small kiddos, loaves of bread, and fishies

September 11, 2015

As most of y'all know, I don't spend a ton of time on Facebook, but yesterday I had a day long test at the hospital and spent about an hour catching up with some old classmates, friends, and co-workers. I happened upon a page of a friend of mine from graduate school who has accomplished a ton in the years since we graduated. Somehow the guy that convinced four of us to spend the night under the stars in 30 degree weather on a grad school retreat and that led the charge for the arctic dip in the ocean several days later January had the ability to give all around him encouraging pep talks with words that are imprinted on my heart forever. He is not just off exploring or teaching or writing a book to waste time but to live. I smile for the boy that I knew has become a man destined to shape the world around us. 
As I caught up on my friends adventures and several others from my "pre-Lyme life" I contemplated the way that my life had changed so dramatically in the last several years. The way that my Septembers used to be filled with busy school schedules, the joy of teaching, friends, community service, ballroom dancing, and feeling like there was a purpose that I had that went beyond the need for hospital testing, blood draws, IV's, meds, and countless supplements. A purpose that went beyond an inconsiderate and hurtful comment about my weight. A purpose that went beyond resting and healing and laying in bed as I administer one more thing for Lyme. 
As I waited in the hospital for the next round of blood draws as the clock slowly ticked by I was struck by the difference of what so many are able to do and how truly little I am able to do. It seems like so many people are doing these “BIG” things for others and for God. And then an email arrived in the middle of this hospital day from a pastor whose church I was supposed to speak at in November (that we have had scheduled for a year) telling me (politely) that he had decided "my story just wasn't big enough" and "my platform really wasn't courageous enough" to fit with his church. On one hand I was in shock, but on the other hand I agreed with him. Young single Christians (like myself) are doing amazing things. They are traveling the world, building wells for fresh water, adopting a dozen children in a different country, and writing life changing books. Young marrieds my age are moving to the inner city, leaving their jobs and changing the world for Christ. 
If you think that I am sarcastically criticizing any of the people that I have mentioned or the ones that I haven’t named but you know who they are then you are wrong. Instead I am raising a question many have been afraid to voice in the midst of the grandeur. The question that in many ways this pastor voiced that I have in the back of my head. In the midst of all of the miraculous is there a place for the ordinary? Is there a place to offer small offerings among the "BIG"? These questions swirl around me as I question how a girl like me can attempt to change her world for Christ if I don’t even have the strength or energy to walk down the driveway or carry a conversation with her non-believing neighbors. What happens if I am not healthy enough to go to far off places or even work a full time job? Is there a mission field truly for my little world? If so, what does that look like? What if my life is not as "successful" as I think it to be and what if it doesn’t make as much of a difference as I long for it to simply because I am unable to reach the shores of a distant land? What if the little loaves of bread and fish that I have to offer are not enough for my great big God who I long to bring glory to?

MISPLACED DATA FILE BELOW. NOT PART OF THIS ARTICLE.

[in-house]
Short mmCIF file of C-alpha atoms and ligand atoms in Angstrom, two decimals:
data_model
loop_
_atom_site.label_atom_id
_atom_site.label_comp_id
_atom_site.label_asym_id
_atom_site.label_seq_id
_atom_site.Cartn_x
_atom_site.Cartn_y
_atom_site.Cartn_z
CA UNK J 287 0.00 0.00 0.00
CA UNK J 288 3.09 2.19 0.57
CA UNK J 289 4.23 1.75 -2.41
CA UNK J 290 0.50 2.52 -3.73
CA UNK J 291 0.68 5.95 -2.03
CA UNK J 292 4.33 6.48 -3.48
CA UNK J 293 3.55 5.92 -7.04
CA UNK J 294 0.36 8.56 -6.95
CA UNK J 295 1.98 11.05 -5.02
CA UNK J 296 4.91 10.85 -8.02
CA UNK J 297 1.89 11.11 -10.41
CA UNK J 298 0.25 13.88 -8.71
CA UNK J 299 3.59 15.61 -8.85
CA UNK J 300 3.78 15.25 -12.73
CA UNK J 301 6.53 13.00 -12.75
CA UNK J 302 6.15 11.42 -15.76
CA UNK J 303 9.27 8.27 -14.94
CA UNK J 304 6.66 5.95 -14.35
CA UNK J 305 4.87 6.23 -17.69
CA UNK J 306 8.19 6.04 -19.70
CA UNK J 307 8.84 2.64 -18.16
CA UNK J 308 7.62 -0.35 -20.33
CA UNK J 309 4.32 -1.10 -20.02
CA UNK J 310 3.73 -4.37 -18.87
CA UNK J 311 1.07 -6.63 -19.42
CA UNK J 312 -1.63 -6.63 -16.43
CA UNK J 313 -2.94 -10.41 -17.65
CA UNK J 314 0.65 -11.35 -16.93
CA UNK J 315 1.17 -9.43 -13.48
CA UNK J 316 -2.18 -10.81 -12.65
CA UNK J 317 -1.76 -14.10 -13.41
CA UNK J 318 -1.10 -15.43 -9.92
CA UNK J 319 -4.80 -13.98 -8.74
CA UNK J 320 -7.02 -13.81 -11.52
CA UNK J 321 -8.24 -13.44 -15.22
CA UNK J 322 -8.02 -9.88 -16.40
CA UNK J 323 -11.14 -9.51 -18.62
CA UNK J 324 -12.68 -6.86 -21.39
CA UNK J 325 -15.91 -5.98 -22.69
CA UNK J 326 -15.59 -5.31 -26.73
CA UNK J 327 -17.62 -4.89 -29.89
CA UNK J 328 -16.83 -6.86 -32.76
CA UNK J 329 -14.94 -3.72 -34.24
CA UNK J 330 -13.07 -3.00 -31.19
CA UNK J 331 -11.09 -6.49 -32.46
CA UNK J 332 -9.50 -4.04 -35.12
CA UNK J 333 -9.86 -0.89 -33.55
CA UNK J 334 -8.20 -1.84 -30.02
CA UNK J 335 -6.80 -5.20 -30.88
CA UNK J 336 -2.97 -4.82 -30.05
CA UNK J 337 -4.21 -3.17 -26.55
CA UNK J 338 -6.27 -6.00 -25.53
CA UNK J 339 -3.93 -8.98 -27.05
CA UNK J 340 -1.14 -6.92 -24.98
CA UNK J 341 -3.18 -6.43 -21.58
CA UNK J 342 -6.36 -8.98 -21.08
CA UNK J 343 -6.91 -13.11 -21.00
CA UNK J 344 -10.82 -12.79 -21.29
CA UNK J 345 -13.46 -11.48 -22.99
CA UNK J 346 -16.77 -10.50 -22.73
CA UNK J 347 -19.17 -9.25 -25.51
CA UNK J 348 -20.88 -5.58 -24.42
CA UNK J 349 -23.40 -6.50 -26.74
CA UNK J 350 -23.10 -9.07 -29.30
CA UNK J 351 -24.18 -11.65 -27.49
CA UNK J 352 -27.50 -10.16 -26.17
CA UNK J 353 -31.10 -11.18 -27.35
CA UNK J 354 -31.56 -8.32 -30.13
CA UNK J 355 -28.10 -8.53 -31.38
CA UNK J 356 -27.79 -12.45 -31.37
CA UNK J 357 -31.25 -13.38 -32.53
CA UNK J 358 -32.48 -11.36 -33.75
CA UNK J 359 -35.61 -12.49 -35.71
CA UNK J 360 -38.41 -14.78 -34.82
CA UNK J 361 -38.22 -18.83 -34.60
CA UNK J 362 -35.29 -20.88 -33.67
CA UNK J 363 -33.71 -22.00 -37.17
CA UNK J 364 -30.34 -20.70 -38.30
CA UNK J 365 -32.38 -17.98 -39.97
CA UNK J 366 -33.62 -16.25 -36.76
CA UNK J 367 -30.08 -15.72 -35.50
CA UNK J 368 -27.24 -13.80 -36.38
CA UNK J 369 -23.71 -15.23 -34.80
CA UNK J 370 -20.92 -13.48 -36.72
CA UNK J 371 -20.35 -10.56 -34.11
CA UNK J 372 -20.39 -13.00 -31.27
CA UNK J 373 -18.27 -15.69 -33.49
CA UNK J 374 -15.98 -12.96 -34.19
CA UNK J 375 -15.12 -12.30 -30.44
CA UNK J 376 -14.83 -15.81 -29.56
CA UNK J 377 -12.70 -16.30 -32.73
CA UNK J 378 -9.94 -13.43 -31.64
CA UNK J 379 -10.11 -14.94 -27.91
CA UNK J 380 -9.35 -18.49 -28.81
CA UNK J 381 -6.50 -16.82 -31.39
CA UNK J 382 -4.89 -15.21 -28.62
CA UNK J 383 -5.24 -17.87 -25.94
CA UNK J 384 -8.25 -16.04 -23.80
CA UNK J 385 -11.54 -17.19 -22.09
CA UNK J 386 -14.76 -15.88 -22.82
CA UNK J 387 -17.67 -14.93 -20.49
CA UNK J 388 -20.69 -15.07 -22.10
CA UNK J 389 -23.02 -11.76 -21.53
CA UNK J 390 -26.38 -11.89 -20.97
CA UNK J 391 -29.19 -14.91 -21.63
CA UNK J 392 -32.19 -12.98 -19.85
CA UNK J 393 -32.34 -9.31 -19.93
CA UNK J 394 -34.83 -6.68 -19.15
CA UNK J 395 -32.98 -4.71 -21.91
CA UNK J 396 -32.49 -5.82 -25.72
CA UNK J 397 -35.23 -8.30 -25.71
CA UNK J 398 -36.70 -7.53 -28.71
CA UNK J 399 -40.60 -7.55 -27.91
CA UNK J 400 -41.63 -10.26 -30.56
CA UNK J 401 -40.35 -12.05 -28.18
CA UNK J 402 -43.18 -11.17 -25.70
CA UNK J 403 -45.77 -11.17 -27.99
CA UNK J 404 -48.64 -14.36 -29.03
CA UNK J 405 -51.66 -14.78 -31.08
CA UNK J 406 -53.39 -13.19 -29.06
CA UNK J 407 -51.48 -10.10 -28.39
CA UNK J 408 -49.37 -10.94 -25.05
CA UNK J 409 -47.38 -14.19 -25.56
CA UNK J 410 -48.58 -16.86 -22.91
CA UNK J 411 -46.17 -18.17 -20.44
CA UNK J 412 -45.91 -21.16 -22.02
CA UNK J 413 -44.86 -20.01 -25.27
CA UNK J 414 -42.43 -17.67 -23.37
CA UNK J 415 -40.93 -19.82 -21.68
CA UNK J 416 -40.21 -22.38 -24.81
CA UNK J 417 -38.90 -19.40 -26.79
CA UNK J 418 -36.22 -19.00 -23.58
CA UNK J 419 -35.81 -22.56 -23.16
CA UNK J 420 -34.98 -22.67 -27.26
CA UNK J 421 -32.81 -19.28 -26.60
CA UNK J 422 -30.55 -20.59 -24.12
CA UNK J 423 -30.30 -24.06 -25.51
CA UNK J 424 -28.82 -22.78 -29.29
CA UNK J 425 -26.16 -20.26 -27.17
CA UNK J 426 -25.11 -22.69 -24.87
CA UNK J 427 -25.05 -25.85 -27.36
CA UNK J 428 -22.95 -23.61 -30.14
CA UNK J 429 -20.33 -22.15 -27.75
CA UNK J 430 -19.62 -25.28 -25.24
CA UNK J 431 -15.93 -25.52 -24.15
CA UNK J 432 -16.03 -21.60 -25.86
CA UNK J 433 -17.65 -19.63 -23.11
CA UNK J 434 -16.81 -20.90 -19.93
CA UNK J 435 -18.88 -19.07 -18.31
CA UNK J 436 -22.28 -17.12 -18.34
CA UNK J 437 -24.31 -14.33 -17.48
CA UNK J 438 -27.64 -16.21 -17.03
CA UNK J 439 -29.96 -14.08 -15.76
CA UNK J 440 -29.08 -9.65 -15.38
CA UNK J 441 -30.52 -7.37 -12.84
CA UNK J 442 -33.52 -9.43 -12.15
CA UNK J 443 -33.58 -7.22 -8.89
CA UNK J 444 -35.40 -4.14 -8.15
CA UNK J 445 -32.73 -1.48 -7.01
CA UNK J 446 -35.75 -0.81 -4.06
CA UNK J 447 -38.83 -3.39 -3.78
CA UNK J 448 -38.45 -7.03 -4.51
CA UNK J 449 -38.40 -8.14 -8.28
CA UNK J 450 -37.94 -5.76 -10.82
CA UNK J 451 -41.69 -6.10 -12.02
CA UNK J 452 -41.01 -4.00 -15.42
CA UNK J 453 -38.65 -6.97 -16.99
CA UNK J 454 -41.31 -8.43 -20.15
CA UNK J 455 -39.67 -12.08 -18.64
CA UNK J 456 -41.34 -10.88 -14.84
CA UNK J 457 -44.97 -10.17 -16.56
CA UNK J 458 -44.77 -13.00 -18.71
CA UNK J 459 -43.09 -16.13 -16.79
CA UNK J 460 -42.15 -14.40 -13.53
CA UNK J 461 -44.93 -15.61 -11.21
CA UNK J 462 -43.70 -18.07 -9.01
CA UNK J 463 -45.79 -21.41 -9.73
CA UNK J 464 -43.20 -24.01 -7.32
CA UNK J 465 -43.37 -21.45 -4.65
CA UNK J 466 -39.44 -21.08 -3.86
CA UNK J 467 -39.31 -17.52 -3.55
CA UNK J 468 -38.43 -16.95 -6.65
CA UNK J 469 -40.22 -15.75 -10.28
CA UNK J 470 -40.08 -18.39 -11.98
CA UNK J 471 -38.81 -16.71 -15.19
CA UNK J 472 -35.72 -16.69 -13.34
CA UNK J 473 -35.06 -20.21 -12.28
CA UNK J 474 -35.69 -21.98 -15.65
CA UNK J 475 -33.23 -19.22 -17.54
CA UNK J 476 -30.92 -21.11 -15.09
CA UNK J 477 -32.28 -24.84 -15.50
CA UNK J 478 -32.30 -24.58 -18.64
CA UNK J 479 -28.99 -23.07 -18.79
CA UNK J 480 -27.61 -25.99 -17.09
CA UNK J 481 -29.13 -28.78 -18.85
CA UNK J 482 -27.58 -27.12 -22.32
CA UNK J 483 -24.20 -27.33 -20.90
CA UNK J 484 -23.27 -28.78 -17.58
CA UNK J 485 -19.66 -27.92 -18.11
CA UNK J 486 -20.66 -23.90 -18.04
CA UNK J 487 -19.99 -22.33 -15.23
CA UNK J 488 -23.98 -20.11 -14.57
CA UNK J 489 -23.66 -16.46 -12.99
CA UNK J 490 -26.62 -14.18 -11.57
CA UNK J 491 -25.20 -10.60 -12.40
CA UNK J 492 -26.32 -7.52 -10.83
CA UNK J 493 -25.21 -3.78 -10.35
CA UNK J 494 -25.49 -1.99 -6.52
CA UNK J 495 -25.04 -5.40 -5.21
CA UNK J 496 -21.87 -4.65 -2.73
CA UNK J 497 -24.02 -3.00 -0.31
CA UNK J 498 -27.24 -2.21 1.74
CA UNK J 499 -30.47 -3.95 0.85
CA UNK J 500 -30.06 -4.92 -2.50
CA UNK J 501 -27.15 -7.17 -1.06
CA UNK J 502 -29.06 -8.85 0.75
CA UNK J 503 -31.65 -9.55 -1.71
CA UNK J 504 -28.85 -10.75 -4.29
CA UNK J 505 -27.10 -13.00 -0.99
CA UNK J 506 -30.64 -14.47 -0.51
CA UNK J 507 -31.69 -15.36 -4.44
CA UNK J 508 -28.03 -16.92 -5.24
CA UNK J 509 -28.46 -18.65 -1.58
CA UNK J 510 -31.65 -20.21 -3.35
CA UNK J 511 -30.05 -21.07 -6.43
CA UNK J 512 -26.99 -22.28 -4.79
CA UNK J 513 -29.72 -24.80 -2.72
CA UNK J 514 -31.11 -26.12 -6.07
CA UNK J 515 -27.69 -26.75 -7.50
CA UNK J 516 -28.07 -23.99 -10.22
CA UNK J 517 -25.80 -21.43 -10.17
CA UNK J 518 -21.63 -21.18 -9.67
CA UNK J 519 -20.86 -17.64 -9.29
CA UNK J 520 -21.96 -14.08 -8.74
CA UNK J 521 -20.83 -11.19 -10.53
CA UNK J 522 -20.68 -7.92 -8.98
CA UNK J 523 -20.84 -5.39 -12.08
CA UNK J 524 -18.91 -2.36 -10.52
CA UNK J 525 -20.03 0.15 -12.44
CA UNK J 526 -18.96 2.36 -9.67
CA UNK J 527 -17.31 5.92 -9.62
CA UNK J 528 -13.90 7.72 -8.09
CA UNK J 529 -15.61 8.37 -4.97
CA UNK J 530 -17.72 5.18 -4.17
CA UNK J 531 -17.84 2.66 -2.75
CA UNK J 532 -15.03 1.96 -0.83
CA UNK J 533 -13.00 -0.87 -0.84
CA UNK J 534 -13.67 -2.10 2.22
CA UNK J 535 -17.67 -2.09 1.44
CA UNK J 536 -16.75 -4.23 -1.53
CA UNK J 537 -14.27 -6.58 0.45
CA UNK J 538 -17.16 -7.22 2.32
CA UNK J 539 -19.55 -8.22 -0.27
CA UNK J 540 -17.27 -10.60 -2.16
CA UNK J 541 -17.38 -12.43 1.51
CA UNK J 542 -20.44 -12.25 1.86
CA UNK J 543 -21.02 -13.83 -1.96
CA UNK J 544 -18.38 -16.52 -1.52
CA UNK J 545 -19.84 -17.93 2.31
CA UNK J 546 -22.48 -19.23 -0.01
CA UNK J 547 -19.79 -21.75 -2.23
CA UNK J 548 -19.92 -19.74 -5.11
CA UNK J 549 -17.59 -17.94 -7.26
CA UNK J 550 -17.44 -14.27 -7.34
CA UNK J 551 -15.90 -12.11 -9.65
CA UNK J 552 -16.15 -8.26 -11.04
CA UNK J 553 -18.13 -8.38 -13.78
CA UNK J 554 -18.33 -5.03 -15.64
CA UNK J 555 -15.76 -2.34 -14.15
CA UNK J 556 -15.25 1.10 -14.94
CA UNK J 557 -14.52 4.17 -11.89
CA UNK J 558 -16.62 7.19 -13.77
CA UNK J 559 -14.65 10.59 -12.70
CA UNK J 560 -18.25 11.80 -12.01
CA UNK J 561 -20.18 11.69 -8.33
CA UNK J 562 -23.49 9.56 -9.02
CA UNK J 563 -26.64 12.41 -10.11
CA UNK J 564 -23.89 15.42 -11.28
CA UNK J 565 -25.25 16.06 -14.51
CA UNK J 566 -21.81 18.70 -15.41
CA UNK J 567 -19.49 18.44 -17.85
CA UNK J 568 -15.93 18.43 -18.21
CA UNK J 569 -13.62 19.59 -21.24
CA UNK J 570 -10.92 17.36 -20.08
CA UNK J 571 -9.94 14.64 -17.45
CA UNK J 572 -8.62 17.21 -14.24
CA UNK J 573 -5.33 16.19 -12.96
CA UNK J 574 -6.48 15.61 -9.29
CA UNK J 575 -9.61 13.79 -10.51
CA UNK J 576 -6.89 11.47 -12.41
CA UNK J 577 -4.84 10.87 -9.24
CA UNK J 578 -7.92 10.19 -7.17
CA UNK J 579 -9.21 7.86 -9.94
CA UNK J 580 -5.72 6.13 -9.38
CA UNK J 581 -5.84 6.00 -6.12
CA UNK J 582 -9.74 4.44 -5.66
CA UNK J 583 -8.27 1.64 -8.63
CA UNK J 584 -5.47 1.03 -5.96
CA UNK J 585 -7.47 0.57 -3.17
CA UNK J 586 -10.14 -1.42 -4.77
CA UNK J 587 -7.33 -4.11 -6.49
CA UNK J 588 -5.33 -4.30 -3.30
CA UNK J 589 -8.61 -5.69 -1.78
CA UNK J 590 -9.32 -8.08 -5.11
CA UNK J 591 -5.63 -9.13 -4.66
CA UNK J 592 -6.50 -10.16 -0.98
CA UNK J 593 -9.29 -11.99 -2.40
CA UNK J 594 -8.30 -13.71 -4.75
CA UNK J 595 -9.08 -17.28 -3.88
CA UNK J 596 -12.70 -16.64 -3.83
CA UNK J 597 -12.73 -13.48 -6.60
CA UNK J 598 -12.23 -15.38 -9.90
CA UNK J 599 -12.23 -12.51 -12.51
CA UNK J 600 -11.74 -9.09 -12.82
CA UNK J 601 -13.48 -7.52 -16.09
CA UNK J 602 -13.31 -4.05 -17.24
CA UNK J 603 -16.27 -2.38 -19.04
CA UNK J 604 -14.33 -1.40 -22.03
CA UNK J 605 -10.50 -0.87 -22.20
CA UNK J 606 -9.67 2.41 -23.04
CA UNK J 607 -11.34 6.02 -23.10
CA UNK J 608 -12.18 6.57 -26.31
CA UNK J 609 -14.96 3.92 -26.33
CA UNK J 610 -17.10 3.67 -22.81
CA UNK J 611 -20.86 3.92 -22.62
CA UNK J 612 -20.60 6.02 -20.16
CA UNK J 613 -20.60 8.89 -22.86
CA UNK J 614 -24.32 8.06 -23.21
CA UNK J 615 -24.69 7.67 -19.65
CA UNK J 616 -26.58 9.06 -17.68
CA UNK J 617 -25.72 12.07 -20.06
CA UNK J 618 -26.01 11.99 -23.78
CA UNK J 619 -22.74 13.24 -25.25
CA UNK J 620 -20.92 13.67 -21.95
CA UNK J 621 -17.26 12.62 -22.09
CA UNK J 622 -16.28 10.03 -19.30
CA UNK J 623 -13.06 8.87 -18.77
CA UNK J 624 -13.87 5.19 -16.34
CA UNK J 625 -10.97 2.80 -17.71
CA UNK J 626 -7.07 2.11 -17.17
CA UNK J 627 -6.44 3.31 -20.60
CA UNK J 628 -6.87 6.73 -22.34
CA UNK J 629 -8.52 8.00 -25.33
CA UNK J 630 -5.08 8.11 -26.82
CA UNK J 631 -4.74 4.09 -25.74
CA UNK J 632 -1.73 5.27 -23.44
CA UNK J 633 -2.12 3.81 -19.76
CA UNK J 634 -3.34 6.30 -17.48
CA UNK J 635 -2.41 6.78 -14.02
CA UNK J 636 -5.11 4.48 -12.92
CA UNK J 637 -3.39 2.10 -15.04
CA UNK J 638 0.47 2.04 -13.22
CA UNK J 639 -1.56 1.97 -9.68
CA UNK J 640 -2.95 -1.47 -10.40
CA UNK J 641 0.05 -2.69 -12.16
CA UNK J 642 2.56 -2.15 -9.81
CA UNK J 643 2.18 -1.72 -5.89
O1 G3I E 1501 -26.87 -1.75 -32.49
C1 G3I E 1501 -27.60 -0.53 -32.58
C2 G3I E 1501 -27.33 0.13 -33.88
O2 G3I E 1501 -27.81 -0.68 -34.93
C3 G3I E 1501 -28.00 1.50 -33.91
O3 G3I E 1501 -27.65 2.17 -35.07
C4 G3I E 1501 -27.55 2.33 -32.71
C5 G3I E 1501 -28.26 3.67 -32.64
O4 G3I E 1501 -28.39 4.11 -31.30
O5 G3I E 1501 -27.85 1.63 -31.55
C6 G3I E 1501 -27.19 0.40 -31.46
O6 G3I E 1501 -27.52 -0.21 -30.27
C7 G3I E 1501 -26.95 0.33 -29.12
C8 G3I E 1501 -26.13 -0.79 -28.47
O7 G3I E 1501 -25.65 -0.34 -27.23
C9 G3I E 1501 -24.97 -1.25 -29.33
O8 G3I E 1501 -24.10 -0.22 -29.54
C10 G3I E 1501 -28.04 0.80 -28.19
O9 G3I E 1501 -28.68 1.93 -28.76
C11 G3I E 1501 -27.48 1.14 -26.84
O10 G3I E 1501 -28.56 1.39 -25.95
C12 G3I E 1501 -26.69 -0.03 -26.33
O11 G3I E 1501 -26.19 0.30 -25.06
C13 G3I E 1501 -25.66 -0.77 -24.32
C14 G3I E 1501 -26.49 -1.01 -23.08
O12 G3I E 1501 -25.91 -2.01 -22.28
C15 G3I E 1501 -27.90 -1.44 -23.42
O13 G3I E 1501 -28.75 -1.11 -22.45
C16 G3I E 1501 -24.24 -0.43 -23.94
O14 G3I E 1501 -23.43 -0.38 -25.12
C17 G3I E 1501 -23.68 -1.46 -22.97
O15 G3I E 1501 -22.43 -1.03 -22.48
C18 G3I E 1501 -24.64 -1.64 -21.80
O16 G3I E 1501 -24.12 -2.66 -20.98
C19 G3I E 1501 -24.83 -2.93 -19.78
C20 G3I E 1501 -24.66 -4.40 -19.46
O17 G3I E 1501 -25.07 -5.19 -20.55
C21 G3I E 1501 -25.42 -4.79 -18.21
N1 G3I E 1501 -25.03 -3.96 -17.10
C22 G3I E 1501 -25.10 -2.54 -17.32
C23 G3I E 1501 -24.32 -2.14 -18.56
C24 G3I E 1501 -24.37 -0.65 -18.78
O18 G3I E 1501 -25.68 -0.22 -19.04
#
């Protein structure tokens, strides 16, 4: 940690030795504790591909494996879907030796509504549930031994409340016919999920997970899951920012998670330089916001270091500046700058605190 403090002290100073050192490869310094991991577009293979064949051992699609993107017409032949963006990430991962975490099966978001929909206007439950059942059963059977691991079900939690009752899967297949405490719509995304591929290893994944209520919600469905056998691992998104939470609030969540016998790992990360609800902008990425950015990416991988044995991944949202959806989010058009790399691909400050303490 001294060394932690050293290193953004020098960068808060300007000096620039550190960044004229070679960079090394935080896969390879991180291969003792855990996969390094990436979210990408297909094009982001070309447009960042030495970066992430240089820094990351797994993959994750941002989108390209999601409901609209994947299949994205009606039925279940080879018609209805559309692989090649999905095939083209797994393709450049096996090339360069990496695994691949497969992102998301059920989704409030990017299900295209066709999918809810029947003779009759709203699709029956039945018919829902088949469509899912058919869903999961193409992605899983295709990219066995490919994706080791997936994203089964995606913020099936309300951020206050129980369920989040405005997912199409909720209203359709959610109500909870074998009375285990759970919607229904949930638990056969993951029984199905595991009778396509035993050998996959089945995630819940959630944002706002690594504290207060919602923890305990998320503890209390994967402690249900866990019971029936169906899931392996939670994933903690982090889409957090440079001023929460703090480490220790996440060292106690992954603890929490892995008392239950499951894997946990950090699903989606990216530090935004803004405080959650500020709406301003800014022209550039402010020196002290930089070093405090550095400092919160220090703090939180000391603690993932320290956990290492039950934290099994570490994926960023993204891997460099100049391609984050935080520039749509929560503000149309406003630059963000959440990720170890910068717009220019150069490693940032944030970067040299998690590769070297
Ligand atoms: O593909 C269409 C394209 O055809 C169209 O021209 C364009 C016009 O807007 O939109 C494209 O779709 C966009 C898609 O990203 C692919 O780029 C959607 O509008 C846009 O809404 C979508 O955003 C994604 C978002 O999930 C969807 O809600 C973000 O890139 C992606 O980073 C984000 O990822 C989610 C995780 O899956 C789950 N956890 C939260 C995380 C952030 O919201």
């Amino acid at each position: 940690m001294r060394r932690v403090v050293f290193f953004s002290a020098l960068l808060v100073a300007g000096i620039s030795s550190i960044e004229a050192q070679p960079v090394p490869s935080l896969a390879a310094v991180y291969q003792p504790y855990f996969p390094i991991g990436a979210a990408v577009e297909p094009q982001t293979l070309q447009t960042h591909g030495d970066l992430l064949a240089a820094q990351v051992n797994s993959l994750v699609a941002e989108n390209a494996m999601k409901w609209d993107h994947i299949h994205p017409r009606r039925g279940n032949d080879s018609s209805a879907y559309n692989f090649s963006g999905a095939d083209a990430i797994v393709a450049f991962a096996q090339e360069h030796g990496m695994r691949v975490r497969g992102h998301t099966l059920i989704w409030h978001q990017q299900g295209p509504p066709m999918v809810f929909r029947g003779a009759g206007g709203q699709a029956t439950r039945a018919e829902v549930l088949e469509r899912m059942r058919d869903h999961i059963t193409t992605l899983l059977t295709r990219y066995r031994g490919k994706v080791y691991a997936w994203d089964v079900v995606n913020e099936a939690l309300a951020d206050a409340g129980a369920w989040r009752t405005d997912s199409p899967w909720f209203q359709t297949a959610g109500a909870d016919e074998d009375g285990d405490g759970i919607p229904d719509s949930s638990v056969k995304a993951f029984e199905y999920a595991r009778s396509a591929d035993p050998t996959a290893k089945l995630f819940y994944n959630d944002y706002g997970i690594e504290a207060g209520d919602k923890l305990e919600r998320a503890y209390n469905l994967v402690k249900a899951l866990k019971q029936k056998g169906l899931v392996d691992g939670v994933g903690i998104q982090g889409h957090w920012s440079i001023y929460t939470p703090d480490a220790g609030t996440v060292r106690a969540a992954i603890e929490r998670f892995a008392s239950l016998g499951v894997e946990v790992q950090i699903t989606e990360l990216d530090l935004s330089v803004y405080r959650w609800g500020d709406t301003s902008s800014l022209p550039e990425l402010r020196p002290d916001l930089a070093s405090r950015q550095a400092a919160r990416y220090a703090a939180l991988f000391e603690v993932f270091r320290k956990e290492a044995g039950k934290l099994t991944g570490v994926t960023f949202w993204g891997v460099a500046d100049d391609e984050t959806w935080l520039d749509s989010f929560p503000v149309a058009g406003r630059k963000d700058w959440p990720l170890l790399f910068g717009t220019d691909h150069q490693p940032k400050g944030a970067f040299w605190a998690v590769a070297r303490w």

I just want to make sure that I am honoring the God that I love so much.

On my agenda for this fall I do not have the most miraculous of plans. In fact, I have what most would say is beyond boring and ventures into the territory of the mundane. My goal in the next couple of weeks is to finish this treatment round strong and then when I return from the cruise, I will immediately start in on the "pre-cursor" meds for the PICC line that will happen in the middle of October. The two big prayer request that I have that is constantly going through my mind is, "Lord, please provide all of the finances for this trip" and "Lord, please don't let me have an anaphylaxis reaction to the meds we try."